The Patient Protection and Affordable Care Act can be found at www.democrats.senate.gov/reform/patient-protection-affordable-care-act.pdf. — David Belian

 

Merck Settles Three Whistle-Blower Lawsuits for $69 Million

Merck has agreed to a $69 million civil settlement of state and federal investigations of Medicaid pricing for Schering-Plough brand drugs and Warrick generic drugs.

The cases stem from lawsuits originally filed by a whistle-blower, Ven-A-Care of the Florida Keys, on behalf of the federal government and the states of California and Florida. The settlement covers all Schering-Plough brand drugs and generics made by its Warrick Pharmaceuticals subsidiary, Merck spokesman Ron Rogers told DID Thursday.

As part of the settlement negotiated with Merck, which recently acquired Schering-Plough, the company will pay California $21.3 million to resolve charges that it overstated the average wholesale prices of its albuterol asthma medication and other drugs, causing the state’s Medi-Cal program to spend too much on pharmacy reimbursements, according to State Attorney General Edmund Brown.

Merck agreed to pay the federal government $44.5 million, Brown said. The amount to be paid to Florida has not been disclosed.

Merck made no admission of wrongdoing and said that Schering-Plough believes its sales and pricing policies and practices were in line with applicable regulations and contracts.

In Re: Pharmaceutical Industry Average Wholesale Price Litigation was filed in the U.S. District Court for the District of Massachusetts. — Meg Bryant

 

Medicines Company Recalls Cleviprex After Finding Particulates

The Medicines Company is voluntarily recalling 11 lots of the hypertension drug Cleviprex after finding particulate matter in some vials during a routine inspection.

The annual inspection revealed inert stainless steel particles of roughly 2.5 microns in some vials of Cleviprex (clevidipine butyrate), the company said. Particles of that size are not known to pose a health hazard in the small amount seen during the inspection, the drugmaker added.

The cause of the contamination is being investigated, company spokeswoman Mary Frances Harmon told DID Thursday.

Aggregates of the particulates have not been observed, the company said. However, if the particles were to aggregate, or if larger particles were present, they could reduce blood flow in capillaries, damage tissues or set off acute or chronic inflammatory reactions.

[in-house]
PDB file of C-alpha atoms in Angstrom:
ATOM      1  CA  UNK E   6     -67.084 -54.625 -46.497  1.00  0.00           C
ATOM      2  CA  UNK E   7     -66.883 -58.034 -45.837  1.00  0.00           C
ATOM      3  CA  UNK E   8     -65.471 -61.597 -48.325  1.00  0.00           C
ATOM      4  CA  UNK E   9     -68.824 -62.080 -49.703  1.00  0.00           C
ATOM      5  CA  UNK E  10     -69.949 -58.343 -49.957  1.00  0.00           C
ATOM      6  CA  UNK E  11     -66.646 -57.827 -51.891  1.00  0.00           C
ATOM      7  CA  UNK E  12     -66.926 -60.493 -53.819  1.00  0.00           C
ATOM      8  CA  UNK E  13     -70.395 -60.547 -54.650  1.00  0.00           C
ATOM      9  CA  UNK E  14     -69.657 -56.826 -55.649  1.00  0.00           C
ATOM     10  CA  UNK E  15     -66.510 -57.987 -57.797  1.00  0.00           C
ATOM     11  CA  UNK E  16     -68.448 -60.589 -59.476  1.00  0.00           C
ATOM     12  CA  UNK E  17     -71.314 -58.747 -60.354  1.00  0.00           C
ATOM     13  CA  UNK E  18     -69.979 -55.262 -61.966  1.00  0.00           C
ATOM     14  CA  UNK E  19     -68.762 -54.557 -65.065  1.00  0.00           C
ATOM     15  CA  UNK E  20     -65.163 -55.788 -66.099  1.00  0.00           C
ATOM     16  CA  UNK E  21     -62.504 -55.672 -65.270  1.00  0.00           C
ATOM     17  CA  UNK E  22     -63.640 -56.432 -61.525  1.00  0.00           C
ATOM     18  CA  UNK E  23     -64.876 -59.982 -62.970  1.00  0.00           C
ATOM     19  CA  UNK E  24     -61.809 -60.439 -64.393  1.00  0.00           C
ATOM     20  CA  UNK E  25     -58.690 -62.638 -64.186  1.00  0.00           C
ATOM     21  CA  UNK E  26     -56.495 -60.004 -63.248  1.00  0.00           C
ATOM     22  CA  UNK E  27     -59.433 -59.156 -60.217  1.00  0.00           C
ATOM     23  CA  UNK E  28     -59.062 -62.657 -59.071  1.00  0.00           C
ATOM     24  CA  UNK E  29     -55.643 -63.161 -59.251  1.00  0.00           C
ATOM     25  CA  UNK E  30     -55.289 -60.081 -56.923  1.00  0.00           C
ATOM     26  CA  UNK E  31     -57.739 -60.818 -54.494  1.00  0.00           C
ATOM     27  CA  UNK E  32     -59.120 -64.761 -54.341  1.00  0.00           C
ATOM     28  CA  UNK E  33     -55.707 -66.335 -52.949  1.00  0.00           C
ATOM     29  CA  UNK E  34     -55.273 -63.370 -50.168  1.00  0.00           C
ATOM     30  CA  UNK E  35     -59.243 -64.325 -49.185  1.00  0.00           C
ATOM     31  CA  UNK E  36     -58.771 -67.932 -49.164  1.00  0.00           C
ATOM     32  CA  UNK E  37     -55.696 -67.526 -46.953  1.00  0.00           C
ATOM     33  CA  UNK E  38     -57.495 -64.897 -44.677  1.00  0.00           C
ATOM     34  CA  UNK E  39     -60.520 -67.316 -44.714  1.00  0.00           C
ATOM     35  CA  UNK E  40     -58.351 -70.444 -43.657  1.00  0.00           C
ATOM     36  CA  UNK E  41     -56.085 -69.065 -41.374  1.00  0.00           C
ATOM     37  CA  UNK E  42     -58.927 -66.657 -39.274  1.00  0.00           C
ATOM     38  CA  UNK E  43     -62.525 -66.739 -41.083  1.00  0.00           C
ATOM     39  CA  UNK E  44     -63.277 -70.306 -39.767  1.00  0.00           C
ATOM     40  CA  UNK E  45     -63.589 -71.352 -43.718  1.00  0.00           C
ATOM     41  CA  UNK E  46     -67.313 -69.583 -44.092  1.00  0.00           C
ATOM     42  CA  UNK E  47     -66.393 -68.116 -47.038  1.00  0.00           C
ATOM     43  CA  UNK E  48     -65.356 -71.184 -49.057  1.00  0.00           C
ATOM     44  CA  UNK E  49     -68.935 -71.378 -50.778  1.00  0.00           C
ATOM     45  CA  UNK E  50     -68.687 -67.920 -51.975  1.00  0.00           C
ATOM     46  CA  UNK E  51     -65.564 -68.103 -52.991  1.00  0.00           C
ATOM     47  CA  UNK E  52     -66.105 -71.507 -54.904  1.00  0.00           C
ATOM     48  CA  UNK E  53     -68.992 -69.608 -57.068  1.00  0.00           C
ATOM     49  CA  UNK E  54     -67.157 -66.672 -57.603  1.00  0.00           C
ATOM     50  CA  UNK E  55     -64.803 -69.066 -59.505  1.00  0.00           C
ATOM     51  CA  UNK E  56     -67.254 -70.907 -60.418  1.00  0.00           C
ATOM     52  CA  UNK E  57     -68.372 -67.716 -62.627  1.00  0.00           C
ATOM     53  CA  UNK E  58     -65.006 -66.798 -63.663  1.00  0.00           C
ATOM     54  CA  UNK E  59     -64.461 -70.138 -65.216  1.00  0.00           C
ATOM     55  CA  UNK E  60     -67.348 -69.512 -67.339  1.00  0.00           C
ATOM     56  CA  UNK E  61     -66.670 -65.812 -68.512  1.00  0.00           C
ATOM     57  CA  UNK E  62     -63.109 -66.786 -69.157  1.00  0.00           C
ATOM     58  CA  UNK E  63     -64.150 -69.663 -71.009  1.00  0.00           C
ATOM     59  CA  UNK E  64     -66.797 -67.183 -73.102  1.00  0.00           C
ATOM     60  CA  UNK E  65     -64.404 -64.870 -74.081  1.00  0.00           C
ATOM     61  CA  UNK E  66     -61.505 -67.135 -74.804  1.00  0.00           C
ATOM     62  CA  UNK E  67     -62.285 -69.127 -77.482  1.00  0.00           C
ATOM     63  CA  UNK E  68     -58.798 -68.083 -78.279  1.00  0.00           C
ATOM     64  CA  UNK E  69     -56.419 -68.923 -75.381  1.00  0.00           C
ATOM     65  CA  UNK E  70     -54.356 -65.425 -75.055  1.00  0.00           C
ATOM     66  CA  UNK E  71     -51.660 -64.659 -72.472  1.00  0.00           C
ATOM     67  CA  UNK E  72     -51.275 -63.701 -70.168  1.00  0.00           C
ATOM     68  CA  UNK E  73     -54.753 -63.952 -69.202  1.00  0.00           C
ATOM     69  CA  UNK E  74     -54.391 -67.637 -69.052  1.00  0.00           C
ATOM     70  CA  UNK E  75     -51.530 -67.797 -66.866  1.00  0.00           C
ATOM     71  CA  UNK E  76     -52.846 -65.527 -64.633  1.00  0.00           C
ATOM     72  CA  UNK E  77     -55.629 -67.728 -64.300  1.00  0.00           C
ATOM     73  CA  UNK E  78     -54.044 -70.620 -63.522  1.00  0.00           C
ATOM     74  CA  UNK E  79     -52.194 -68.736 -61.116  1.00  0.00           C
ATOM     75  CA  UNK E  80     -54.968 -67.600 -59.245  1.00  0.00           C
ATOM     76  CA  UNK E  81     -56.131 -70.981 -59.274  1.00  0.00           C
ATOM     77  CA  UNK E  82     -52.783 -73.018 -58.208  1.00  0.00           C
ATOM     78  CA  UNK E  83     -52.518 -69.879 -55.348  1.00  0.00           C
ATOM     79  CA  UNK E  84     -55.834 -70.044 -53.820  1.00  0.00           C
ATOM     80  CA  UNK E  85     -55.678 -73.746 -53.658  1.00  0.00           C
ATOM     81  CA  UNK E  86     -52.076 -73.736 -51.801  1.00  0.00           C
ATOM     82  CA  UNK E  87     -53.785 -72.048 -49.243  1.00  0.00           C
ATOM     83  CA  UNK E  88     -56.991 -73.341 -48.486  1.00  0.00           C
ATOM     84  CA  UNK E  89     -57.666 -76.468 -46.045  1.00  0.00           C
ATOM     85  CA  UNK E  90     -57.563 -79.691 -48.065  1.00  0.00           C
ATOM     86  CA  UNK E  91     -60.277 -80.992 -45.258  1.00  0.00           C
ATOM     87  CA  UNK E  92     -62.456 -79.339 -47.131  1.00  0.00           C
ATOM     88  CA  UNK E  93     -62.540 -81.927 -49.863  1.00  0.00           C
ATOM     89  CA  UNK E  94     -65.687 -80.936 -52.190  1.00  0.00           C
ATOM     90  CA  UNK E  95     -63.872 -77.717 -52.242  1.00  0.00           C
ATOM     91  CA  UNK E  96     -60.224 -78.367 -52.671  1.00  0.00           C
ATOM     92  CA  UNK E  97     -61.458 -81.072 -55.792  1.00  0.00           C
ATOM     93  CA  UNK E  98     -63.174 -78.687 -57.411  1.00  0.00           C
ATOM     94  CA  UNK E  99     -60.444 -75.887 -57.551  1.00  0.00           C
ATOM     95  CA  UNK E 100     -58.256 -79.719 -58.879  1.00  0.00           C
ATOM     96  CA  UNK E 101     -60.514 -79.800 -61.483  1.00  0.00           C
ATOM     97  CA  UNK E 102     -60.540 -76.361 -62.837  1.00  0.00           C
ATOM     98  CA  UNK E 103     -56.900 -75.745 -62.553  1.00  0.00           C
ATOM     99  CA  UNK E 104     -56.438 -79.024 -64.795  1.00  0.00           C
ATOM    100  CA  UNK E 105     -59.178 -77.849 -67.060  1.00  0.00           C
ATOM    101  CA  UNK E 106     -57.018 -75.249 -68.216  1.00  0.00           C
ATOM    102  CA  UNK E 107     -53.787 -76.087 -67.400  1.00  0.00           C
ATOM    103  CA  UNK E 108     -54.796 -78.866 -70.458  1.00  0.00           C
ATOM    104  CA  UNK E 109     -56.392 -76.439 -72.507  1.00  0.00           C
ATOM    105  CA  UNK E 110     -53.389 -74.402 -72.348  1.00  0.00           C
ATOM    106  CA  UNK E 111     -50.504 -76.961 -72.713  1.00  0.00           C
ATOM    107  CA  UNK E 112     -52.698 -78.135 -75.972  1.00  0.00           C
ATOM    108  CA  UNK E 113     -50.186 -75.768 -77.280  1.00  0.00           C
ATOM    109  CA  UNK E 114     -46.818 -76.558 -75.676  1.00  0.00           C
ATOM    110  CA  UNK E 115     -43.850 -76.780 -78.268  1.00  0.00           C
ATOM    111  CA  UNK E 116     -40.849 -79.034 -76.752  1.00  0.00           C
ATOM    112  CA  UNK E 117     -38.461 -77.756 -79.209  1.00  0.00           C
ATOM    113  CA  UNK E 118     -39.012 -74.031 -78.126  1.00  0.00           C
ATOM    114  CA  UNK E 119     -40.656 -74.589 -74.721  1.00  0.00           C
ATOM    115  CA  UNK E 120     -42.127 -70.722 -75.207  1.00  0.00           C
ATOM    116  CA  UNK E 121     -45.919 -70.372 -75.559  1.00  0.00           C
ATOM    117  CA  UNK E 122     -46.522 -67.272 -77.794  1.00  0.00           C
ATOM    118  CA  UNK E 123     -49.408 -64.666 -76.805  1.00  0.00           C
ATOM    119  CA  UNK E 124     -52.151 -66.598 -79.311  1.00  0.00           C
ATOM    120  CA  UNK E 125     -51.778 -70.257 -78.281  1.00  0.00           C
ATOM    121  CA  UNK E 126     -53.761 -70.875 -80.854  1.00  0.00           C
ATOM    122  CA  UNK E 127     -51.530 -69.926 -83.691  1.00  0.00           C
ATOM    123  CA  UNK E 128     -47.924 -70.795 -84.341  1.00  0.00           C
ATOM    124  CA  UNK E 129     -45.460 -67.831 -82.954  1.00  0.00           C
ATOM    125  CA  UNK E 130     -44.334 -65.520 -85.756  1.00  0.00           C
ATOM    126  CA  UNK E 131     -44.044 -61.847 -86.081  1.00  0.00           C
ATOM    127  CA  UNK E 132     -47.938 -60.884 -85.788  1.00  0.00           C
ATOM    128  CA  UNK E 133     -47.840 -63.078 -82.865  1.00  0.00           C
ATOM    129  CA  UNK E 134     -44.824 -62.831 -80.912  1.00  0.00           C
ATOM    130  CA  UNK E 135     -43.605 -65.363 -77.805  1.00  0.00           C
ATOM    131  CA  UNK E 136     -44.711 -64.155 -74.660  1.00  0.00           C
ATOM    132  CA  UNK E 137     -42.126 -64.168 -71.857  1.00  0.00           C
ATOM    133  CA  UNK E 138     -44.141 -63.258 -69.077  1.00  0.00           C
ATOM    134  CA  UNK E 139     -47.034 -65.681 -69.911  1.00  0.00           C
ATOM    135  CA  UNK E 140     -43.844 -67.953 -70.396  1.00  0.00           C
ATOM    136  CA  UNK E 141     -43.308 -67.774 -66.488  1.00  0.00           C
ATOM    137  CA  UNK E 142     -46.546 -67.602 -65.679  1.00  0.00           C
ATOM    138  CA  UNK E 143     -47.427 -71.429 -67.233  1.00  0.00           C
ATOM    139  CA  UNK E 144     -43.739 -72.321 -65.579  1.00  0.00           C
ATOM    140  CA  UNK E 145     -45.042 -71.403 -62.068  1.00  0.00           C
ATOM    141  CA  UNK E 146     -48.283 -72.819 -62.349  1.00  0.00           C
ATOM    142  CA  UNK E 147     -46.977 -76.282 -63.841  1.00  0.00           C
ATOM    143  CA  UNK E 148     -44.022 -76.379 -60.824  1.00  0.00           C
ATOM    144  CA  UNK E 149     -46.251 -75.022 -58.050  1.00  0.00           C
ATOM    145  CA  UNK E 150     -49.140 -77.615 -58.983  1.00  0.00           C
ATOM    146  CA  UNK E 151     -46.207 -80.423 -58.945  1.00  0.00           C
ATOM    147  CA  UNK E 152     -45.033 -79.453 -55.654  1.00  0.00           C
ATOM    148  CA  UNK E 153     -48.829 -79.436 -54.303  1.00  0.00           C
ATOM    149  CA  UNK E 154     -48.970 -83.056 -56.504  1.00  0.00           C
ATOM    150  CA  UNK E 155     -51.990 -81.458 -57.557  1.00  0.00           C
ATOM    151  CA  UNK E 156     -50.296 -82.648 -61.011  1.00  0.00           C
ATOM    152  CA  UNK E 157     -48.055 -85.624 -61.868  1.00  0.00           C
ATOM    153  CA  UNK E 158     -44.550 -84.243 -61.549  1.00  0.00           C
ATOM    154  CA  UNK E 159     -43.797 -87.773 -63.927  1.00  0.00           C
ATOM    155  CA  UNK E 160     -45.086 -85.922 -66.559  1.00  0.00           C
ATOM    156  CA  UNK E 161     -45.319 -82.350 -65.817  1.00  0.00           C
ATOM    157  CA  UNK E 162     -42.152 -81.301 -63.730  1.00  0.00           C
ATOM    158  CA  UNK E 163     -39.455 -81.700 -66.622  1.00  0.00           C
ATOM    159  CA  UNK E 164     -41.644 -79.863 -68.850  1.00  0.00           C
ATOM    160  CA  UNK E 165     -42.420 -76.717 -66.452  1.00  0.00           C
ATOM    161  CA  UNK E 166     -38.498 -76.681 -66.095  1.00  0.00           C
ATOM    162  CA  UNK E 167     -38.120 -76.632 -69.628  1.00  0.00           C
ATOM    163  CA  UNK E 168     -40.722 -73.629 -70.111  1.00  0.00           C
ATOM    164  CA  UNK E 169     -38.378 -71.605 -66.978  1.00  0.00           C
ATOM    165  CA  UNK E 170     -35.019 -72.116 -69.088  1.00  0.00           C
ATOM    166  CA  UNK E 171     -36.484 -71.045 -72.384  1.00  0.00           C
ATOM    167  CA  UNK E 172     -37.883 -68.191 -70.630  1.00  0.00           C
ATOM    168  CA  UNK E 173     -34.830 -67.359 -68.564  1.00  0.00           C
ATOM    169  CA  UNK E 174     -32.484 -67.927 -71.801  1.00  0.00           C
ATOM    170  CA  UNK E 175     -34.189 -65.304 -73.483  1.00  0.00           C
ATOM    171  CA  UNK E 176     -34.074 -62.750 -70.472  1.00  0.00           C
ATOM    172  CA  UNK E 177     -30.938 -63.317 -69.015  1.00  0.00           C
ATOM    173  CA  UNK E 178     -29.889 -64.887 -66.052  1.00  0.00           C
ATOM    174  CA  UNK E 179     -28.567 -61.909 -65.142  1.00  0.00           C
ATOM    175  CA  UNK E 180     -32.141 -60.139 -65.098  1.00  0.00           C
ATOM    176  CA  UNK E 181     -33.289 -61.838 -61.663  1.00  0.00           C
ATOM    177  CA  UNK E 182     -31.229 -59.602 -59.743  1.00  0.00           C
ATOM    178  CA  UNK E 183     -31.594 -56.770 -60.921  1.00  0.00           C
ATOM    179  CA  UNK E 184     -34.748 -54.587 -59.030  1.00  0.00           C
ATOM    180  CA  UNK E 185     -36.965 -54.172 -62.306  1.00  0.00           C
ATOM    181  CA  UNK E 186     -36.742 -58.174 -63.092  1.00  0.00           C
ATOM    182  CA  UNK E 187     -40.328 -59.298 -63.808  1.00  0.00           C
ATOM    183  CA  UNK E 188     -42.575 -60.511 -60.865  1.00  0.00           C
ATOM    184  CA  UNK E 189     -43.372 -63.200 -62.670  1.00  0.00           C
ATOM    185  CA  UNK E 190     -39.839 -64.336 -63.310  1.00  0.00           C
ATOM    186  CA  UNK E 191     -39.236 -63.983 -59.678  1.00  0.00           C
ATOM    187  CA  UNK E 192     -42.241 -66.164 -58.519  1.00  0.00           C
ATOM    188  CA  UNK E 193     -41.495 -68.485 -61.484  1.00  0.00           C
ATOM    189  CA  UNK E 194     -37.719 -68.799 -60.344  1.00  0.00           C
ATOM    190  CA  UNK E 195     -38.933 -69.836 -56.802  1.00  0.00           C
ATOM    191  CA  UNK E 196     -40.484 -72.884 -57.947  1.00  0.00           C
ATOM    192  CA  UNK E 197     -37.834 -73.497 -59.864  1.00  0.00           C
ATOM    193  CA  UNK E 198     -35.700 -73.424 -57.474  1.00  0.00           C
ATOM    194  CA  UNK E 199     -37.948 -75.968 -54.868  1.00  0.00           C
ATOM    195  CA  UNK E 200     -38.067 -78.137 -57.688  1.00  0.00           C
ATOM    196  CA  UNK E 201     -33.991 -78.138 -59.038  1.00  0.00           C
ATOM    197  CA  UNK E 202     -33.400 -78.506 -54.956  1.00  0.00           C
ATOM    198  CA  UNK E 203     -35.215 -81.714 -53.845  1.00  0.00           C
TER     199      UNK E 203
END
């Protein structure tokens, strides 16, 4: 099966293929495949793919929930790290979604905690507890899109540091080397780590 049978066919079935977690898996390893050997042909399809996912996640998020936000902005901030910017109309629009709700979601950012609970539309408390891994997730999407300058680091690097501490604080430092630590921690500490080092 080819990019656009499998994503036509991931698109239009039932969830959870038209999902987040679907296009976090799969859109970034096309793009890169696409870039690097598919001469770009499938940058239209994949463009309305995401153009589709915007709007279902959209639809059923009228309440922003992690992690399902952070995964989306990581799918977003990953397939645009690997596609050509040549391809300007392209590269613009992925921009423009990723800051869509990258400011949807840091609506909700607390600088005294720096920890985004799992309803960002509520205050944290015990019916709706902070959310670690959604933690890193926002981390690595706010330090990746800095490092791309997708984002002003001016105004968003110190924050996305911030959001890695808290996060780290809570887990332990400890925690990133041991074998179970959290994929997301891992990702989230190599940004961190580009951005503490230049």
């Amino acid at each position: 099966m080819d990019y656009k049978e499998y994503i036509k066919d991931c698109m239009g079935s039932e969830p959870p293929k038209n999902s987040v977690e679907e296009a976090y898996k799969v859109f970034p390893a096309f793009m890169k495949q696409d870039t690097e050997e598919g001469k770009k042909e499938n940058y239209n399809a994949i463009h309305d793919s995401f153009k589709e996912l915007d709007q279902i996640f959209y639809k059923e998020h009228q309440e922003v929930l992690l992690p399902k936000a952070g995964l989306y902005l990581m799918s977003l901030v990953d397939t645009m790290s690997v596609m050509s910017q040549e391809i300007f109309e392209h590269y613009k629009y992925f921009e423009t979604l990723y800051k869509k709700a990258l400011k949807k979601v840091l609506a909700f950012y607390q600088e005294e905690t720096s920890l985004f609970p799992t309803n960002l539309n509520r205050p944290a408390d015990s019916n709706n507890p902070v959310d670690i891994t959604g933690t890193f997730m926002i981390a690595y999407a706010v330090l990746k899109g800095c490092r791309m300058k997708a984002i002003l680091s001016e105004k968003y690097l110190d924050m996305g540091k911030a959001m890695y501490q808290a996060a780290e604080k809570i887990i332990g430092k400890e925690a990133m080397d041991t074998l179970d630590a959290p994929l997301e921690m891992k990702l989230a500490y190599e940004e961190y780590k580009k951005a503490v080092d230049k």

The drugmaker said it was cooperating with the FDA on the recall. — April Hollis

 

Merck Reaches Agreement to Acquire Avecia Biologics

Merck has entered into an agreement to acquire Avecia Biologics, a supplier of microbial-based biologics.

The drugmaker will acquire all assets of Avecia Biologics, including its process development and scale-up, manufacturing, quality and business support operations in Billingham, UK, Merck said Thursday.

The transaction is expected to close early next year, Ian McConnell, a Merck spokesman, told DID. Financial terms were not disclosed.

Avecia Biologics has invested $150 million in manufacturing facilities from its base in Tees Valley, UK, over the past five years, according to the company’s website. — Owen Skoler

 

Study: Roche Weekly Diabetes Drug Not Inferior to Daily Competitor

Roche’s weekly diabetes treatment taspoglutide showed noninferiority to Sanofi-Aventis US’ once-daily Lantus in a head-to-head Phase III trial, according to Roche.

Taspoglutide is a human glucagon-like peptide-1 (GLP-1) hormone analog in clinical testing to treat Type 2 diabetes.

One of the two studies found the drug, as an adjunct to metformin, was not inferior to Lantus (insulin glargine) at lowering patients’ HbA1c levels — an indicator of blood-sugar level control — at 24 weeks, the company said Thursday. The trial, called T-emerge 5, randomized 1,049 patients into three arms: taspoglutide 10 mg once weekly, taspoglutide 20 mg once weekly and Lantus once daily with an average final dose of 37 units.

In the T-emerge 7 trial — there are eight in all —subcutaneous weekly taspoglutide with metformin showed superiority in the HbA1c marker compared with placebo in 305 patients with a high body mass index, the company said.

The most frequently reported adverse events among patients treated with taspoglutide in both trials were nausea and vomiting, Roche said.

Roche’s T-emerge Phase III clinical trial program is conducting multicenter, multicountry, randomized, controlled, double-blind and open studies of over 6,000 patients. In addition to insulin glargine, other active comparators include exenatide, sitagliptin and pioglitazone. 

In 2006, Roche exercised its licensing option for taspoglutide from Ipsen and acquired exclusive worldwide rights to develop and market the drug, except in Japan where rights are shared with Teijin and in France where Ipsen may elect to retain co-marketing rights, according to Roche. — Owen Skoler